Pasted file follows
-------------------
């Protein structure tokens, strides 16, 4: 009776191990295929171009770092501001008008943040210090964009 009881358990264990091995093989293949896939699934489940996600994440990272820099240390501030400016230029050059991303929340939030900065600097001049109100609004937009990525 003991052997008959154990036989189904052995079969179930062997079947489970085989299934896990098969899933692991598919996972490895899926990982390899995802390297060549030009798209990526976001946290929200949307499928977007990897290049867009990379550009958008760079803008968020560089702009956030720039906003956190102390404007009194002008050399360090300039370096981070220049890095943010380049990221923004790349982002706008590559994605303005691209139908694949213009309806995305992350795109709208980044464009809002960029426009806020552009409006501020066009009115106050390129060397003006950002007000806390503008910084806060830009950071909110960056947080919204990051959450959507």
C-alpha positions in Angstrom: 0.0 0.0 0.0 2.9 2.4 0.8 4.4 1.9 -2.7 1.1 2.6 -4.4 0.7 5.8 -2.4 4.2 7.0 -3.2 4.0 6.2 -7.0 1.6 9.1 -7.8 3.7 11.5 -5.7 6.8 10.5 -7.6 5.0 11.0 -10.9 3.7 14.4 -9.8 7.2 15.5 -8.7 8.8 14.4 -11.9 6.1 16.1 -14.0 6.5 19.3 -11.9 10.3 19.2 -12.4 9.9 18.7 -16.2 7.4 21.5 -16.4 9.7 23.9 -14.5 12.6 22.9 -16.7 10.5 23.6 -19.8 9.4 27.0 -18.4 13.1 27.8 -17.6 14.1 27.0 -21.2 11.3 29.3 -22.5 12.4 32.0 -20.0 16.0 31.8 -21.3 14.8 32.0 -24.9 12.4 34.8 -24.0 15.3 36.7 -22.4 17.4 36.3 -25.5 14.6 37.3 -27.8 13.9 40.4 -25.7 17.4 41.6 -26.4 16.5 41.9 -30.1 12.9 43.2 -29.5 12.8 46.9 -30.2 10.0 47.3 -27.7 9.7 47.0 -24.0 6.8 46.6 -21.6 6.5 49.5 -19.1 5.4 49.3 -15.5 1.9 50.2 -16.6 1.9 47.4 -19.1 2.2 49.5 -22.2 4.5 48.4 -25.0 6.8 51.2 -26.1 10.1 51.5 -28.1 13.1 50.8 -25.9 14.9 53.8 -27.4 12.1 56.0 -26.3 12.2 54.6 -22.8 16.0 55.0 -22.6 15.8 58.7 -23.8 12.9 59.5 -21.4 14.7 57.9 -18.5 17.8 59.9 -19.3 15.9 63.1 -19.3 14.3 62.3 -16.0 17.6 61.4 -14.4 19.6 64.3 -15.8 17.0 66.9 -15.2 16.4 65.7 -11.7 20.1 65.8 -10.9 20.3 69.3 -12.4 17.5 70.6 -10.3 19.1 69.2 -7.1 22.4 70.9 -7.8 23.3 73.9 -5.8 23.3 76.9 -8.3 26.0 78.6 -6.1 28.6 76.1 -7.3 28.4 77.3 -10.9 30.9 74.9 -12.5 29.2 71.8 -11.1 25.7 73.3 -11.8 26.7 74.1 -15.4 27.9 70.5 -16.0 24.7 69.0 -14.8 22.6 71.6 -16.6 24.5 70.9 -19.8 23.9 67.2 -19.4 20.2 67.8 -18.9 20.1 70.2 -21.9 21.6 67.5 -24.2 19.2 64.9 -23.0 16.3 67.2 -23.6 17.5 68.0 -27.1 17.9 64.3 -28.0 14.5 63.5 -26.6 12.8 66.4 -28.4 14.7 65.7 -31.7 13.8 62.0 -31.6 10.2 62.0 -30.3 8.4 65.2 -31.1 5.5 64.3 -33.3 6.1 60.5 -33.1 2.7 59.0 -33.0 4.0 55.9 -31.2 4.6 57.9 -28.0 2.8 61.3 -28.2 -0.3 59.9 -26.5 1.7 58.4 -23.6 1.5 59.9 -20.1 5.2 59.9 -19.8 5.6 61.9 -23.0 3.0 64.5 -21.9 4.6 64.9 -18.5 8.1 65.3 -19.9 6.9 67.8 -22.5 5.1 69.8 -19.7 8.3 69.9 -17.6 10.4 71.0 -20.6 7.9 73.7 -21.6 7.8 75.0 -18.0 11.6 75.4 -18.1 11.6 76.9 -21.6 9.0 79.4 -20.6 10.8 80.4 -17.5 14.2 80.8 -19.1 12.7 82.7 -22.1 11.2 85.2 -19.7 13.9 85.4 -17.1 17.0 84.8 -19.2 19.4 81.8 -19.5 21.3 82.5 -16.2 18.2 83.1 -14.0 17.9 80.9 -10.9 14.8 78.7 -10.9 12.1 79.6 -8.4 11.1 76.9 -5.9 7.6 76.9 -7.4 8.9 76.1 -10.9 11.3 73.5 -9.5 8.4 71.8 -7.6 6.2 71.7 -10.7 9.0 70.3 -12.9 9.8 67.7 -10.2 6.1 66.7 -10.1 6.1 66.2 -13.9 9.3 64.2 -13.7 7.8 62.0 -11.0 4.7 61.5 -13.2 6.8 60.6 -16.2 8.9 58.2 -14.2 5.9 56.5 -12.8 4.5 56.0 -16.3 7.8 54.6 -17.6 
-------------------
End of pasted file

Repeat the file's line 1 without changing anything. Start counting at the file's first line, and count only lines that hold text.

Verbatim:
């Protein structure tokens, strides 16, 4: 009776191990295929171009770092501001008008943040210090964009 009881358990264990091995093989293949896939699934489940996600994440990272820099240390501030400016230029050059991303929340939030900065600097001049109100609004937009990525 003991052997008959154990036989189904052995079969179930062997079947489970085989299934896990098969899933692991598919996972490895899926990982390899995802390297060549030009798209990526976001946290929200949307499928977007990897290049867009990379550009958008760079803008968020560089702009956030720039906003956190102390404007009194002008050399360090300039370096981070220049890095943010380049990221923004790349982002706008590559994605303005691209139908694949213009309806995305992350795109709208980044464009809002960029426009806020552009409006501020066009009115106050390129060397003006950002007000806390503008910084806060830009950071909110960056947080919204990051959450959507």